Poor communication may lead some patients with chest pain to be admitted to the hospital even when their risk for a heart attack is low, a small study suggests.
"Ideally, you want the conversation between a physician and a patient to be as straightforward as possible, but in our study of admissions for cardiac observation, we found the risks of going home were terribly overinflated and so was the potential benefit of staying overnight in the hospital," said lead study author Dr. David Newman.
Newman, a researcher in emergency medicine at the Icahn School of Medicine at Mount Sinai in New York City, and his colleagues surveyed 425 pairs of doctors and patients shortly after the patients were admitted to the hospital for acute coronary syndrome, an umbrella term for situations such as a heart attack or unstable angina where blood flow to the heart is suddenly blocked.
Symptoms can include chest pain, as well as nausea, dizziness and shortness of breath, as well as pain or discomfort in one or both arms, the jaw, neck, back or stomach. Risk factors include smoking, high blood pressure, high cholesterol, diabetes and obesity.
The researchers excluded patients from the study who had a blood test or an electrocardiogram (ECG) confirming that they had acute coronary syndrome.
Instead, they focused only on how doctors and patients communicated when lab tests did not definitively suggest that hospital admission was necessary.
The average age of patients in the study was 58, and the group was roughly half men and half women. Slightly more than half of the patients had annual incomes of $50,000 or less. About 40 percent had no education beyond high school.
Patients reported that their physicians spoke to them about their chances of having a heart attack in 65 percent of cases, but the doctors said they discussed this in only 46 percent of cases.
Doctors and patients agreed about the heart attack risk only one third of the time, the study found.
Asked about the odds of a heart attack or other acute event within the next 30 days, doctors said this was possible in five percent of cases, while patients said this eight percent of the time. The average risk for this patient population should be less than two percent, the researchers write in the Annals of Emergency Medicine.
"Part of the problem could be a difference in risk tolerance between physicians and patients," said Dr. Erik Hess, a researcher in emergency medicine at the Mayo Clinic in Rochester, Minnesota, who wrote an editorial accompanying the study. "A low risk to physicians is you don't want anyone going home with a myocardial infarction. If a patient learns their risk is two percent they may be willing to take that risk if it means not staying in the hospital overnight."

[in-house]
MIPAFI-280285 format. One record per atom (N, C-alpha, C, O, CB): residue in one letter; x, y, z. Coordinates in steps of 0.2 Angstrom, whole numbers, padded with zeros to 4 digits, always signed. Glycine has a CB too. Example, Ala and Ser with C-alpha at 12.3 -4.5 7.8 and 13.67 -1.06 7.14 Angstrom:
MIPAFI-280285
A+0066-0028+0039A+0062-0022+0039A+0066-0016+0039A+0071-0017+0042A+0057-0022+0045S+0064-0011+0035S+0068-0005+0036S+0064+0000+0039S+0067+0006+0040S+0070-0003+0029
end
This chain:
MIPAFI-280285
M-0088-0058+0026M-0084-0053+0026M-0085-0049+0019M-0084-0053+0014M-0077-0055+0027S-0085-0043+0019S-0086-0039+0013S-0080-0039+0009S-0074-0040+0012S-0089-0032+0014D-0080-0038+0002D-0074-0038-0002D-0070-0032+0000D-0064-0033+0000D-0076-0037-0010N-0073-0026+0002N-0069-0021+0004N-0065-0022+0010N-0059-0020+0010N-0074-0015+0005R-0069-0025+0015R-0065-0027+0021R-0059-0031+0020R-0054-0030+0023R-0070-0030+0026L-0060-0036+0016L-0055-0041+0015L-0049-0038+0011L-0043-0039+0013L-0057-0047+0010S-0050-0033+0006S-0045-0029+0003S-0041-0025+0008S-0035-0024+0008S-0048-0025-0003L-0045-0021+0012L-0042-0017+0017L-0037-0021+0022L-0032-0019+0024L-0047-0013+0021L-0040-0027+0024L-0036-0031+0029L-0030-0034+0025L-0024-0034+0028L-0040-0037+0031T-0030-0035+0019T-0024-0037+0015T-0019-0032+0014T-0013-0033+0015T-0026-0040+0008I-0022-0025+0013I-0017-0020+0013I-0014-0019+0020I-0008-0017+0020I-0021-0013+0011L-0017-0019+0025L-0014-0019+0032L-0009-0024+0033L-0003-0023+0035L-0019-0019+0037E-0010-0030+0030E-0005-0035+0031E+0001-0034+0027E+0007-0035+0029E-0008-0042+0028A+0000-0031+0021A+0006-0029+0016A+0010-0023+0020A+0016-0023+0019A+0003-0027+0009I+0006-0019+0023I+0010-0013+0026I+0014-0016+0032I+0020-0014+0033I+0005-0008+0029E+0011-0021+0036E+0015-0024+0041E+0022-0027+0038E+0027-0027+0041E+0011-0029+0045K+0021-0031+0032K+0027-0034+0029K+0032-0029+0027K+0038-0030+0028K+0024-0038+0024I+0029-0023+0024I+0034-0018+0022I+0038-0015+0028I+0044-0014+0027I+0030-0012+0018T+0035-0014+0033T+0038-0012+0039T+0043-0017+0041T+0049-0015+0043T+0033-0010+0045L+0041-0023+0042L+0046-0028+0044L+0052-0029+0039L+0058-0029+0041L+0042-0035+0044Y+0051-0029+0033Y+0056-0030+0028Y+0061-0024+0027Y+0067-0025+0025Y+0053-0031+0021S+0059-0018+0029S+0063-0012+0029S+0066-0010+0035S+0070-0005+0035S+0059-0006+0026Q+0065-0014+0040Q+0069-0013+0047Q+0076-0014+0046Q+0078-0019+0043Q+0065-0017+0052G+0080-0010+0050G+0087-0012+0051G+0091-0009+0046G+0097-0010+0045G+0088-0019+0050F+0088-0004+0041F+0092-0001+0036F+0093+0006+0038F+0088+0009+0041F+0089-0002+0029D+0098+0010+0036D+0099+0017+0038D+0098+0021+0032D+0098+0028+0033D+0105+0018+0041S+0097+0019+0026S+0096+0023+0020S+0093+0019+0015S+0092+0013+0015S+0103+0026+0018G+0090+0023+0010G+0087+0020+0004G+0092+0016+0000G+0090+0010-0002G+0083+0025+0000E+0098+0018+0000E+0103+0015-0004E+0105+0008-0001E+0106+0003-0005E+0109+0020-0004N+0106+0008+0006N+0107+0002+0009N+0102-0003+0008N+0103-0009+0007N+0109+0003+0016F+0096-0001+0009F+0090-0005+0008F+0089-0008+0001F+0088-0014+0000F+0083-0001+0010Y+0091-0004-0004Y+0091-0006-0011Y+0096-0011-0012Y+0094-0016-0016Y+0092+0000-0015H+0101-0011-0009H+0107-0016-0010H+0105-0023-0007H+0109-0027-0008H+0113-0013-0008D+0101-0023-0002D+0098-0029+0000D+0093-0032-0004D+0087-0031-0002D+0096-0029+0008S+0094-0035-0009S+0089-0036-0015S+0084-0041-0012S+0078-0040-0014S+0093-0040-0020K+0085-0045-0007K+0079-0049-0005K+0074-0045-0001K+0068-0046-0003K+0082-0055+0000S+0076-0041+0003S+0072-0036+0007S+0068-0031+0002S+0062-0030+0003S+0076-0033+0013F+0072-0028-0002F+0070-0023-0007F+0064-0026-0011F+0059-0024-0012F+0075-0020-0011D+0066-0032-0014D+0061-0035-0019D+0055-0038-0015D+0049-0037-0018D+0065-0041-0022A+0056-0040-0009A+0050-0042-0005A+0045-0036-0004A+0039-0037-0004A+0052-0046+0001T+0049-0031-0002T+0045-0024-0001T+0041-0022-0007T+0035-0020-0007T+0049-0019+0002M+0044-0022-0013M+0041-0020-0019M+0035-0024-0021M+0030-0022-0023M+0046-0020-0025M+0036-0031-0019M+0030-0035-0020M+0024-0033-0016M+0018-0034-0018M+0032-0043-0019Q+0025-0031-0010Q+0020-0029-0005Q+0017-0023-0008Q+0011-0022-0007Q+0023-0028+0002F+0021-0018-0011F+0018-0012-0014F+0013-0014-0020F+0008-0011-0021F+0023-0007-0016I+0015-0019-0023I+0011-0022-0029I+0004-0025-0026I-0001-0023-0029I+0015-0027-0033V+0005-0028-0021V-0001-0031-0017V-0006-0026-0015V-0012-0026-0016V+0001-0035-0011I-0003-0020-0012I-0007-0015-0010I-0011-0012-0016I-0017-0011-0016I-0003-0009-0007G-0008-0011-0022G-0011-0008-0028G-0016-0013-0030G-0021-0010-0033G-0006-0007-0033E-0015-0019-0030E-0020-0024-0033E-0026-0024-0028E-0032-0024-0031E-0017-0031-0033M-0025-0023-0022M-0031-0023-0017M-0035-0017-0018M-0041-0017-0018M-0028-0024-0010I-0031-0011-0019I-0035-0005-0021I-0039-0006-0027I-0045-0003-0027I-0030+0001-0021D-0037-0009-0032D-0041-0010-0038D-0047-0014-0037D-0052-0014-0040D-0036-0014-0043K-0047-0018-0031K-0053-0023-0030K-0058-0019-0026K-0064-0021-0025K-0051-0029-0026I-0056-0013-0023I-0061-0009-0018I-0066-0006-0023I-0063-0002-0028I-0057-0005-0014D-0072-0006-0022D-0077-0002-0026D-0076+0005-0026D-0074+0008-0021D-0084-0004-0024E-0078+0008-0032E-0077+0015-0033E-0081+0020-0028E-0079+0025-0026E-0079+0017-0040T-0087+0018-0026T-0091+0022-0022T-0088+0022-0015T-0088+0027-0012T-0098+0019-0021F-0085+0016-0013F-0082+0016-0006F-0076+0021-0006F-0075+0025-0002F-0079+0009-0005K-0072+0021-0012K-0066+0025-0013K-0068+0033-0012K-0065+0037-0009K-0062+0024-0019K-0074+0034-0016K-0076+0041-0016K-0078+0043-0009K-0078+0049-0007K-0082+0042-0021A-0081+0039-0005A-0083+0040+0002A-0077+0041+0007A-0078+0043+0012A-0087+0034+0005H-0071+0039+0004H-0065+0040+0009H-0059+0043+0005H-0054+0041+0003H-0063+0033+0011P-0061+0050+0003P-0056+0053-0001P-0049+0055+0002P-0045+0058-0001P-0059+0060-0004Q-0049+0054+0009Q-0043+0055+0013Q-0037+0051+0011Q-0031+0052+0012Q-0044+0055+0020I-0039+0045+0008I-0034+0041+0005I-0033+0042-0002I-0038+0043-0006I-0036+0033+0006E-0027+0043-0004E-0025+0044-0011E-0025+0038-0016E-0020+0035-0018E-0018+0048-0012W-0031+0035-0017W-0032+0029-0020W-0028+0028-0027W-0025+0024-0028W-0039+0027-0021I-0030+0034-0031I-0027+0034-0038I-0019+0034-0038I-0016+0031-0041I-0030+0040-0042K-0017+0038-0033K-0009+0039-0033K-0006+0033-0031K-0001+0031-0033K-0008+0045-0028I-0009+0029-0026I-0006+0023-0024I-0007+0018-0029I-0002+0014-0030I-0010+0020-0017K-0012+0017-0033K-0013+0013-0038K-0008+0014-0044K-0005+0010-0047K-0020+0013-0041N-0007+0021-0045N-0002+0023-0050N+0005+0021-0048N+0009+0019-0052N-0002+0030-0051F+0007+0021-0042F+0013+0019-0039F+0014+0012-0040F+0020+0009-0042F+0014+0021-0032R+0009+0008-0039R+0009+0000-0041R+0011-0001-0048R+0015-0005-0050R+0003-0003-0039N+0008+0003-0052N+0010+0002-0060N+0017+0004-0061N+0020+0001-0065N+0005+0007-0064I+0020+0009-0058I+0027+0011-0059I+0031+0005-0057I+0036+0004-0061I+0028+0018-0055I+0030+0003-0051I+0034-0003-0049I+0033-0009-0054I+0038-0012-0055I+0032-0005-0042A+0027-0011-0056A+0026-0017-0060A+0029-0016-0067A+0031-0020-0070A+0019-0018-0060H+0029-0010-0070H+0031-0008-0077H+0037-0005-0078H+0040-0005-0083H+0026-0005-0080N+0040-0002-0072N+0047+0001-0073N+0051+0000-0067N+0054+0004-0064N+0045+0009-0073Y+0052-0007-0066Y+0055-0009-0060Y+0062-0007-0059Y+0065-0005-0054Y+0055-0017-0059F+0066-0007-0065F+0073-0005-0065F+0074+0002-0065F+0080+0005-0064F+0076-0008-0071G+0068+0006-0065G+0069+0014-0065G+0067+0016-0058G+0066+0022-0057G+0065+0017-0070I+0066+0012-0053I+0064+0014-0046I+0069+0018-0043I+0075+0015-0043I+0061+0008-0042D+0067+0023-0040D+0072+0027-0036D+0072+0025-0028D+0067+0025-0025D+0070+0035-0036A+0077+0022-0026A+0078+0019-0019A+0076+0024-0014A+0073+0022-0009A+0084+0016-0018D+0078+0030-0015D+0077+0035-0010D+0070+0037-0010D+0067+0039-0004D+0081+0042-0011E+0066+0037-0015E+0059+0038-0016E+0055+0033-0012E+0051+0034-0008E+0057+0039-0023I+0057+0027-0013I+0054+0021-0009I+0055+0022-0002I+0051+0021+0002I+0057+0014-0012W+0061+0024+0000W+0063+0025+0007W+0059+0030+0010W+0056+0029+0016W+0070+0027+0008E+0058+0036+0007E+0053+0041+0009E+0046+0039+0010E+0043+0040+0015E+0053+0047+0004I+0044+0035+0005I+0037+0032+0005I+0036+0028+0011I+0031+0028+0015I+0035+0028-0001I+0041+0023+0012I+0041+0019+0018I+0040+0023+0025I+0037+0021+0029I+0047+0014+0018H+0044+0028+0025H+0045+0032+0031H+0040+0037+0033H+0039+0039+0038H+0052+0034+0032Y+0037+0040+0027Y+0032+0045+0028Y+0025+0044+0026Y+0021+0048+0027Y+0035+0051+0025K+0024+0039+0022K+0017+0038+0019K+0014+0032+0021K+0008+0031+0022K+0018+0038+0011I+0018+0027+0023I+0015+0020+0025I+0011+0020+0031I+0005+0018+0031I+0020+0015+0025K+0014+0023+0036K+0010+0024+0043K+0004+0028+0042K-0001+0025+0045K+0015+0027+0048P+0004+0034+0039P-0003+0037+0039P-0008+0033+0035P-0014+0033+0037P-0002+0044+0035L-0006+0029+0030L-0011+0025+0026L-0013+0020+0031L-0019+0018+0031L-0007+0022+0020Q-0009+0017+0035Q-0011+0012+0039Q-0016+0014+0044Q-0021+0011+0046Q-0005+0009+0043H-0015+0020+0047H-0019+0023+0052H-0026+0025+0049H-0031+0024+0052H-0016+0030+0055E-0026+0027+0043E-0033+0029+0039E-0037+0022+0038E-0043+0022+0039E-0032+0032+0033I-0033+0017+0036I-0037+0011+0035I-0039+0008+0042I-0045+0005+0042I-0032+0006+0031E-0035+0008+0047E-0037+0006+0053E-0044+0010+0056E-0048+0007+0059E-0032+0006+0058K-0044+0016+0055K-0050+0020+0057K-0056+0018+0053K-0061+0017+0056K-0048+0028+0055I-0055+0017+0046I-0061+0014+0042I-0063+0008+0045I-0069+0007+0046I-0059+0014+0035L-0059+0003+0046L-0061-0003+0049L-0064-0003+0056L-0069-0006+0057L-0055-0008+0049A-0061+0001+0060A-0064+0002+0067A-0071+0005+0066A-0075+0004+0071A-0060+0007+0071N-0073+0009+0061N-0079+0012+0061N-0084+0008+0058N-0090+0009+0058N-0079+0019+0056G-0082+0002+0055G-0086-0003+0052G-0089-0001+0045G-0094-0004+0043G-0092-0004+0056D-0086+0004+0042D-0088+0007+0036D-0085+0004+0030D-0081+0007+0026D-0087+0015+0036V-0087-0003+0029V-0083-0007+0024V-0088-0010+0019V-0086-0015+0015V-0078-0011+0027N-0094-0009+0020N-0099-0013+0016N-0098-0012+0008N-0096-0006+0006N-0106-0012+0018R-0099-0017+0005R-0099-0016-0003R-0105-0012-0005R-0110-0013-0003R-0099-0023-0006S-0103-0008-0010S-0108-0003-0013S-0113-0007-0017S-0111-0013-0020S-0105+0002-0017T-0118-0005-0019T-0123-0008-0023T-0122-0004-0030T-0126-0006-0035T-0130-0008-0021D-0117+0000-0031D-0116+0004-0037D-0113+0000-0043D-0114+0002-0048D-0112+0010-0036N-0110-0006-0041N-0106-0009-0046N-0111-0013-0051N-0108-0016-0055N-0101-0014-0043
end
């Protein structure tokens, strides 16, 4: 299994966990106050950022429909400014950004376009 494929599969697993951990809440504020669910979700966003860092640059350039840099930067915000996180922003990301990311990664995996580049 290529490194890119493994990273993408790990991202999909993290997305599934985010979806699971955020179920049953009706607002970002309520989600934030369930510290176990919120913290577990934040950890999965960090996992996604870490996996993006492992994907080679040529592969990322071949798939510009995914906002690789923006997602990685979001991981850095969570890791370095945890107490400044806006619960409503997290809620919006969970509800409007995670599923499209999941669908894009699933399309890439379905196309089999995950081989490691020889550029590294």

Because the researchers didn't collect outcomes data on patients, the study couldn't confirm whether less than two percent of the participants actually had an adverse event. They also relied on physicians and patients to correctly recall conversations about the diagnosis and risks, instead of using audio or video recordings to verify what was discussed.
Still, the findings speak to the need for a communication breakdown to be repaired, said Dr. Daniel Munoz, who teaches cardiology at Vanderbilt University Medical Center in Nashville, Tennessee.
"What's striking is that they were very careful to select patients who weren't in the active throes of a heart attack and who didn't have an alarming ECG, and both the physicians and the patients still overestimated the risks," said Munoz, who wasn't involved in the study.
The danger of poor communication about risks, beyond the unnecessary tests and hospitalizations, is the waste of limited resources, said Newman. "People admitted for a cardiac stay can easily get a $5,000 to $10,000 workup in one night, resources that you could spend giving one person primary care for an entire year."